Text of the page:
King Solomon was no stranger to investing across borders. The great King turned to his neighboring monarchs for the help and materials to build his magnificent temple and used trade and alliances to keep his kingdom secure. And today, as foreign investment in US residential real estate tops $7 billion, housing industry observers are debating whether international investing will be a boost, or a blow, to a housing market that’s beginning o recover from the financial collapse of a few years ago.
A new report by CNBC reveals that four of the top five cities for global real state investment in 2013 were in the United States, though London topped the list. And that trend seems likely to continue, as investors from outcries around the world flock to buy residential and commercial properties in a stable, secure environment free of the obstacles facing foreigners in many other countries.
While all of the cities on CNBC’s list are major metropolitan areas with high-end real estate markets, foreign investment is taking place in markets all around the country as investors from countries such as China and India seek secure, private paces to invest funds. That’s a phenomenon US investors need to watch closely – and a reason to follow Jason Hartman’s’ recommendation to diversify holdings whenever possible.
Foreign investment in US property comes in many forms. Commercial investment is of course high on the list of the kinds of properties that are attractive to foreigners, In residential real estate, multifamily properties ranging from condos and apartments to smaller multiplexes are also high on the list, with single family homes coming in last in the latest survey.
The jump in foreign investing comes as new US lending regulations tighten standards for US mortgage applicants, and interest rates are starting to creep higher as the Federal Reserve’s stimulus program begins to taper off. The number of available proprieties in some markets may fluctuate too, as home prices rise and more of the foreclosure backlog held by banks and other institutions begins to hit the market.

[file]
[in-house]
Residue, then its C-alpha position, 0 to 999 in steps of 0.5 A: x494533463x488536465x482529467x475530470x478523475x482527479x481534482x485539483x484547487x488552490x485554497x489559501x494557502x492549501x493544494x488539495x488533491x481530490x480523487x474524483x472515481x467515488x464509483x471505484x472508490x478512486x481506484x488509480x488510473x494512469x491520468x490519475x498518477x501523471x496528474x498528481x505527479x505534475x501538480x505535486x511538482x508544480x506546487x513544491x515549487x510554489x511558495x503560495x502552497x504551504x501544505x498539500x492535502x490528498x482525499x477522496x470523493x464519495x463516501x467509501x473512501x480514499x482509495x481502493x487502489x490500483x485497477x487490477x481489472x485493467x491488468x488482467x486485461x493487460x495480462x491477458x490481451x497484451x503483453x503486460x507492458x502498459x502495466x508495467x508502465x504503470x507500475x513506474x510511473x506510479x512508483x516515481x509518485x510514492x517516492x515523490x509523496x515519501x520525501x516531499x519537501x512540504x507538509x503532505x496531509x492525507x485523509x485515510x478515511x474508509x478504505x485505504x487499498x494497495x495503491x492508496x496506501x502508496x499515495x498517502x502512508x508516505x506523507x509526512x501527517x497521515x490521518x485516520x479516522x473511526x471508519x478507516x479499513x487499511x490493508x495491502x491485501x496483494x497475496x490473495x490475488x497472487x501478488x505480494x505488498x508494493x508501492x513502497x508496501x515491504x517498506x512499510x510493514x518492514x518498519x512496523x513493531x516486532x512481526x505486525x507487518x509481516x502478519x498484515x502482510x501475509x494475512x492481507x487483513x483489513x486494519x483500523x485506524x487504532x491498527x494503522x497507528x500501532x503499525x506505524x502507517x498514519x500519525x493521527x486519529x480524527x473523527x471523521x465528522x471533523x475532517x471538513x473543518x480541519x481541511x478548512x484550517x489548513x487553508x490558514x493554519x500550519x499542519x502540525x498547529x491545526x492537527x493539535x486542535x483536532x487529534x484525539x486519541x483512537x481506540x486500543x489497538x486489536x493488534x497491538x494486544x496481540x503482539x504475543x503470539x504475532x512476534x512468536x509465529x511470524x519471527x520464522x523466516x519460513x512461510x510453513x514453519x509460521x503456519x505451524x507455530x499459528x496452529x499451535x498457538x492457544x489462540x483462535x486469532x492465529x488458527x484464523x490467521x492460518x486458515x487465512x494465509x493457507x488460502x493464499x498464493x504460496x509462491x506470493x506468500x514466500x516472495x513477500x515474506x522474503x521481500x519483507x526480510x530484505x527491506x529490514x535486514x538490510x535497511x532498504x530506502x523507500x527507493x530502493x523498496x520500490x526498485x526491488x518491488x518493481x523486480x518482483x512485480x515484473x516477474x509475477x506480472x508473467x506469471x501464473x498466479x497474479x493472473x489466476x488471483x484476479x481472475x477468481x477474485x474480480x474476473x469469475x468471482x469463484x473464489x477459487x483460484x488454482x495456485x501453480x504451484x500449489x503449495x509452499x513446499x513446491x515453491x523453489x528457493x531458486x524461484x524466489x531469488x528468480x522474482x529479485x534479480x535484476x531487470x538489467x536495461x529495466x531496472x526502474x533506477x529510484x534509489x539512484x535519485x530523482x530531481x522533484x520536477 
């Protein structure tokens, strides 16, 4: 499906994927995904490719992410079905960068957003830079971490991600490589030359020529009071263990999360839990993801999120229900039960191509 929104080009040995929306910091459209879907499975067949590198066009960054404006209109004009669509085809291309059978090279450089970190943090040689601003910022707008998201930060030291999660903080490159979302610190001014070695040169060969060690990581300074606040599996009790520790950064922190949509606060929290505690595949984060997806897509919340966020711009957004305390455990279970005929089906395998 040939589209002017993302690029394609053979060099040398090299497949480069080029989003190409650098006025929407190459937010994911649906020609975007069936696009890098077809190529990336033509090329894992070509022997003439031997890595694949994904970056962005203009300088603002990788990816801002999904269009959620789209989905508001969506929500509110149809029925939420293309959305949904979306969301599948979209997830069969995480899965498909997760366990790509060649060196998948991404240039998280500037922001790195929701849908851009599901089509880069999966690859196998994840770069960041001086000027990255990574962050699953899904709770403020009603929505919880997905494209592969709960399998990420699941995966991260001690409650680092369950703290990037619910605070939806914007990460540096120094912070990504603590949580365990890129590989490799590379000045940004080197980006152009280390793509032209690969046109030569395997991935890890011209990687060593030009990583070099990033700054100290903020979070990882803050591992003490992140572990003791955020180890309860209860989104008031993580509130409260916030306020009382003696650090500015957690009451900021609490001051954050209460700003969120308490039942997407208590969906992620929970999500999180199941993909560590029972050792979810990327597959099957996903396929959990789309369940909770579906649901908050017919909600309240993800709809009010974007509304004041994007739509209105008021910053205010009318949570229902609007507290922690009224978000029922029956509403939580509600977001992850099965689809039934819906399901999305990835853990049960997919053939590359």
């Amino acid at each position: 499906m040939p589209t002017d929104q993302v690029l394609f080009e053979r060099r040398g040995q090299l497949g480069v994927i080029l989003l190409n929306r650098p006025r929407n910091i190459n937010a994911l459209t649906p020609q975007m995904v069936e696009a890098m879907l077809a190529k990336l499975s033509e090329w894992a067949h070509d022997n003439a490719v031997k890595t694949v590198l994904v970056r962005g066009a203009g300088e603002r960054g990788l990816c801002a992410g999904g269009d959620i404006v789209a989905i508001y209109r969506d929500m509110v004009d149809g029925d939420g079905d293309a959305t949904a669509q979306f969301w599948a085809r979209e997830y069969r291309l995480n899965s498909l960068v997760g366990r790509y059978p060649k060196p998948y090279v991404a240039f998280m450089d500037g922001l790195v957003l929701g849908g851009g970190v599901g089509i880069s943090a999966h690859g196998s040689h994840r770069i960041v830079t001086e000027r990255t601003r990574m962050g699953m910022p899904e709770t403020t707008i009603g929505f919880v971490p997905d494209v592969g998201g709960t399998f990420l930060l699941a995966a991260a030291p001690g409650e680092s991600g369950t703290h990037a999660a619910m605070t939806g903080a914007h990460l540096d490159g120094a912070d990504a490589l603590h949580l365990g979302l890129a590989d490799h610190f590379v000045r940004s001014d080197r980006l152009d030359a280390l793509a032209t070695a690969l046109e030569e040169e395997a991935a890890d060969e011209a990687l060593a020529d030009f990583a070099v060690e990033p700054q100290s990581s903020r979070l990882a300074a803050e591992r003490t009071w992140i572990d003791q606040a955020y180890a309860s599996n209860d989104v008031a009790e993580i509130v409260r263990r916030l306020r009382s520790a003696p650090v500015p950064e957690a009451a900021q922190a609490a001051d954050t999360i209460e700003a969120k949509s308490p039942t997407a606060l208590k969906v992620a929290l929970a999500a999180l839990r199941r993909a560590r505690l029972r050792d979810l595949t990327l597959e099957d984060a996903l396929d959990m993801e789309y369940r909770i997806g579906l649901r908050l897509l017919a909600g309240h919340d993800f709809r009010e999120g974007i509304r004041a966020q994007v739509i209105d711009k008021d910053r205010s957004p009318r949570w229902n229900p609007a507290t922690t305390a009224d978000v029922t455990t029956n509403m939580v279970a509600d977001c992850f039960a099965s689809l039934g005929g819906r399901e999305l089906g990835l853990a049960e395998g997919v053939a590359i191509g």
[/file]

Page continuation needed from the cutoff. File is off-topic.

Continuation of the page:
That means US investors may find themselves dealing with competitors from around the world – and conducting transactions with them as well. Some are choosing to partner with investors from outside the country to increase their chances of buying a particular property, too. And outside those large metropolises that attract wealthy foreigners with high-end real estate, smaller markets in the heartland may also be facing a kind of culture shock, as smaller investors also look to diversify by buying in those lesser known markets.
Foreign investment on American soil has come under fire from those who see a threat to US investment, national security and the growth of the housing market. Others welcome foreign money as a shot in the arm to a still struggling economy. Either way, international investors are here to stay, drawn by a stable government and lack of special regulations on foreign purchasing.
For US investors, it may be time to brush up on international business etiquette and take a new look at diversifying into new housing markets, since a shifting landscape creates new opportunities and challenges for buyers both local and foreign. (Top image: Flickr/elibrown)
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